This is a chronic condition typically defined by skin that is red, thick and covered with scaly patchy areas that are silver or white.

This is a chronic condition typically defined by skin that is red, thick and covered with scaly patchy areas that are silver or white.

Psoriasis is an autoimmune disease (where the body attacks itself). There are different types of psoriasis. The most common type is called plaque psoriasis.

  • Plaque psoriasis is a chronic condition characterized by skin that is red, thick and covered with patchy, scaly areas that are silver or white.
  • The cause of psoriasis is not clear. It is thought to be an autoimmune disease that causes skin cells to reproduce too rapidly. This results in a buildup of dead skin cells, causing the scales or patchy areas seen with plaque psoriasis.
  • Although psoriasis can develop anywhere on the body, it is typically seen on the knees, elbows and torso. The scalp and nails can also be affected.
  • The symptoms of psoriasis can vary from mild (a few small spots) to severe (patches that cover large areas of skin). The symptoms can also go away for long periods of time.

Some people with psoriasis develop a specific type of arthritis, known as "psoriatic arthritis." The symptoms associated with psoriatic arthritis can also range from mild to severe and can affect different joints in the body. Mild symptoms commonly affect the joints at the end of the toes and fingers. Severe symptoms can affect the spine, especially the lower (lumbar) spine area.

Psoriasis is not contagious and typically begins between fifteen and thirty-five years of age. (There is an increased risk if other family members have psoriasis.) The symptoms can vary a lot from time to time. Often the attacks are caused by a "trigger," which can also make the psoriasis more difficult to treat. Some common triggers include:

  • A bacterial infection, especially those caused by streptococcus bacteria (i.e. strep throat)
  • Skin that is dry or being in air that is dry
  • Any type of skin injury
  • Excessive alcohol
  • Too little or too much sunlight
  • Stress

People with a weakened immune system due to medication or illness may have more severe symptoms.

There is no cure for psoriasis. Treatment is focused on controlling the symptoms and preventing infection. There are basically 3 types of medical treatment for psoriasis.

  • Lotions, creams, shampoos and ointments that are applied to the affected skin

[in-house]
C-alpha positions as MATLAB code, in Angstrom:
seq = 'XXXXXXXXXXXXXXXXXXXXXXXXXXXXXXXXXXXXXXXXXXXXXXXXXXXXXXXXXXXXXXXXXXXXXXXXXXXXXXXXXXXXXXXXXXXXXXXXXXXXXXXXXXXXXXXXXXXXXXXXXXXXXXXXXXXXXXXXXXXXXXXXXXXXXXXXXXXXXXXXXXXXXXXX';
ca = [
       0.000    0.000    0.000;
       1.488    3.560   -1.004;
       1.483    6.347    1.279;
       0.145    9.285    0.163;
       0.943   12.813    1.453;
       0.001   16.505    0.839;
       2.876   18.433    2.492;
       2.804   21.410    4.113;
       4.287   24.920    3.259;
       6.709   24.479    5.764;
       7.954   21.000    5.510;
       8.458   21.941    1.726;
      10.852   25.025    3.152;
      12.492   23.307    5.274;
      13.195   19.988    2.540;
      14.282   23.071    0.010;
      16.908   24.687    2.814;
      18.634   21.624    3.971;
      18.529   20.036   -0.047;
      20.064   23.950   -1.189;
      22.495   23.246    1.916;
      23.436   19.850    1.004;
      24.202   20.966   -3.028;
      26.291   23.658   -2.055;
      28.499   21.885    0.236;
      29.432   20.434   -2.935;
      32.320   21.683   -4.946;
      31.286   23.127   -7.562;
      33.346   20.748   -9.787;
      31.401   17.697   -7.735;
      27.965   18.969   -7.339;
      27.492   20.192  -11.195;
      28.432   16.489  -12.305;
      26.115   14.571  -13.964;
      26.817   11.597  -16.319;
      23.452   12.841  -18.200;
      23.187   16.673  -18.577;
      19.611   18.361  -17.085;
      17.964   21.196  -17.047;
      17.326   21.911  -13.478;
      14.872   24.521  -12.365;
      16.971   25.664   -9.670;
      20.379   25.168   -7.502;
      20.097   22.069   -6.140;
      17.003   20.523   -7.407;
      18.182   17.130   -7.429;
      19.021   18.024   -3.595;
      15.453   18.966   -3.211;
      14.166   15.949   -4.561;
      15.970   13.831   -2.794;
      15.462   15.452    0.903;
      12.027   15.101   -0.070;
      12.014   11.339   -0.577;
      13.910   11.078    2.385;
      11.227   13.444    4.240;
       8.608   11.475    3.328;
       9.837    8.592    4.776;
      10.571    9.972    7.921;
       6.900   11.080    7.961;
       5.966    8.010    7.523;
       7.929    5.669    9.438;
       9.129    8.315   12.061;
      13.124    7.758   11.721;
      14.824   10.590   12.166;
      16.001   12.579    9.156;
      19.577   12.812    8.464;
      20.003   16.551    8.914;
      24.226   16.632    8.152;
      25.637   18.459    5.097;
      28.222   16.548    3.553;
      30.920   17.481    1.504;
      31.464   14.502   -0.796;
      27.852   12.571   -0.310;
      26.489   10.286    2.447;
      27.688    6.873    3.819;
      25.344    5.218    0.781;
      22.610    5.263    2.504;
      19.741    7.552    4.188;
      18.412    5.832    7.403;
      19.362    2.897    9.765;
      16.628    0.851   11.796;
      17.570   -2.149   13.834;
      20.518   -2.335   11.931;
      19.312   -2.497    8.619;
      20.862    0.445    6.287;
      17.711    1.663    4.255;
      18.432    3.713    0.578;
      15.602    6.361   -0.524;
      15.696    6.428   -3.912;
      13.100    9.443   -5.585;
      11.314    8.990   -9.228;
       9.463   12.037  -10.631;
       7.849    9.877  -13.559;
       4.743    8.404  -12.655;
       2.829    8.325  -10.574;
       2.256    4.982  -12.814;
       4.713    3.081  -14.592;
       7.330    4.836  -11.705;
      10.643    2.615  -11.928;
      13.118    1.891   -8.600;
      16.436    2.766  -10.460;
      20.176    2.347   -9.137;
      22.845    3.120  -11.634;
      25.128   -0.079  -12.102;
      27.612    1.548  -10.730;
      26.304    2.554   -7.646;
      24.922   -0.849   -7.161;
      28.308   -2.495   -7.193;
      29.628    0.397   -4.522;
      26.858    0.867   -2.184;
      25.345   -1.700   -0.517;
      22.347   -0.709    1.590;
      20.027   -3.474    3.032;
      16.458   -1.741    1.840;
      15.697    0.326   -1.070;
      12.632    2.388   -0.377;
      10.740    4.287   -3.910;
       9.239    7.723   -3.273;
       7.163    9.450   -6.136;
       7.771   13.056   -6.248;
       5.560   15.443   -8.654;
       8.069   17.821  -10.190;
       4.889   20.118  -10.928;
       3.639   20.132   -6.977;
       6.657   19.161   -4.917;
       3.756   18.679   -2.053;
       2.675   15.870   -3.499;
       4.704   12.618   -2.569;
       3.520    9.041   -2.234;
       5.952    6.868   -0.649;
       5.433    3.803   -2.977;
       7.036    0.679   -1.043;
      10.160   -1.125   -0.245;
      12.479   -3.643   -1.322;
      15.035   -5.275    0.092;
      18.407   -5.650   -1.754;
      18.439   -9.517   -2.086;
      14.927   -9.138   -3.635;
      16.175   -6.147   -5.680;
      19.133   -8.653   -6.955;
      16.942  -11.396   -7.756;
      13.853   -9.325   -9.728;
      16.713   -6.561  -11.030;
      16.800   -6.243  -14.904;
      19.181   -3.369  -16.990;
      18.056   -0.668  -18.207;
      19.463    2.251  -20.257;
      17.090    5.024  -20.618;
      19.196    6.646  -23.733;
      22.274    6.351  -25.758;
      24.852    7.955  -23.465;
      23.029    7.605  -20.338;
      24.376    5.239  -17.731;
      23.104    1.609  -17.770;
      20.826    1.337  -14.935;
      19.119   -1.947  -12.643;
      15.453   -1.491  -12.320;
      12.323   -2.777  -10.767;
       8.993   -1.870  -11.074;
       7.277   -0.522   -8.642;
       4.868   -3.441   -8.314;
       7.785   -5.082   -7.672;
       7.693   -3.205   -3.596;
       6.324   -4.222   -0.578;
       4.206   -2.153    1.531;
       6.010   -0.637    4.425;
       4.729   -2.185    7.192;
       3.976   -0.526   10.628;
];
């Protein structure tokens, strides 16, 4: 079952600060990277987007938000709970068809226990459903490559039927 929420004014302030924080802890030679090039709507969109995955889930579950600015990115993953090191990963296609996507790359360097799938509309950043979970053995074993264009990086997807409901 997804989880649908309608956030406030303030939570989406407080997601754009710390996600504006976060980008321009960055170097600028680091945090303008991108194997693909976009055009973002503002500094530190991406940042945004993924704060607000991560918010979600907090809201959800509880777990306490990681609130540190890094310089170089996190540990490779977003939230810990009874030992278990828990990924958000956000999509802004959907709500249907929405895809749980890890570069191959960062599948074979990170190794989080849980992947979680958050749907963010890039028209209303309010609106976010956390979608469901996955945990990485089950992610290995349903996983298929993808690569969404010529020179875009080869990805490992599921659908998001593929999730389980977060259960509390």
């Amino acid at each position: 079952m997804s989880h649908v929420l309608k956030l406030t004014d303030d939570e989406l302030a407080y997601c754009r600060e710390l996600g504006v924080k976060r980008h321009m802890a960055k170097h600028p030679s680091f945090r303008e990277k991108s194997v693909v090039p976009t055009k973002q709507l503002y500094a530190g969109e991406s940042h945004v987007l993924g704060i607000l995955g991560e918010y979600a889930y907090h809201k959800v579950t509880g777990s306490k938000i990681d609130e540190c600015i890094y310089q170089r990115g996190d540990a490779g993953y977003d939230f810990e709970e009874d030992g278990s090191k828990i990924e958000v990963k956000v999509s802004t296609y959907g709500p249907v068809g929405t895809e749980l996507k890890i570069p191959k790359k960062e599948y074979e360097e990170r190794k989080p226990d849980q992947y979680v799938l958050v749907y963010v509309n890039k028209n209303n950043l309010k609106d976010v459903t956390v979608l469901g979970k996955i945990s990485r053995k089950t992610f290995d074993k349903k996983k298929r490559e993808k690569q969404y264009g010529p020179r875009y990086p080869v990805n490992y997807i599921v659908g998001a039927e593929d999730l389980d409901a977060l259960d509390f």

• Prescription medications that target the immune system. These are given in the form of injections that you can self-administer at home
  • Phototherapy, or the use of a special light to the affected areas

Your healthcare provider may order an antibiotic if you have a bacterial infection related to the psoriasis.

Some things you can do at home to ease the symptoms include:

  • Taking daily showers
  • Soaking in oatmeal baths
  • Avoiding your known triggers
  • Exposing affected areas to limited sunlight (be sure to avoid sunburns).

Stress reduction techniques may be helpful, but their effectiveness is not well documented.

When you contact your healthcare provider for evaluation of your psoriasis, be prepared to discuss your symptoms, how long you've had them, if you have had them before and if they are progressing or changing.

  • Before your appointment, make a list of the patients medical history, including past illnesses, surgeries and hospitalizations. List all medications (including over-the-counter) and any questions or concerns you want to discuss.
  • During your appointment, ask about your overall health, what symptoms you might have and when you may start to see improvement. Ask what the follow-up plans are, if any, and what symptoms you should report before your next appointment.
  • After your appointment, you should know the diagnosis, what tests you might need, the reason for those tests and if the test results will change your treatment plan. You should also understand your treatment plan, any possible alternatives and what medications are recommended (including possible side effects).
  • If your healthcare provider wants you to take a medication, ask if an over-the-counter product is right for you.
  • If your healthcare provider prescribes a medication for you, ask for a generic version. If your doctor thinks that a generic version is not right for you, ask for a medication on the lowest available tier of your Prescription Drug List (PDL).


Also known as:

Skin Rash
Scaly Skin
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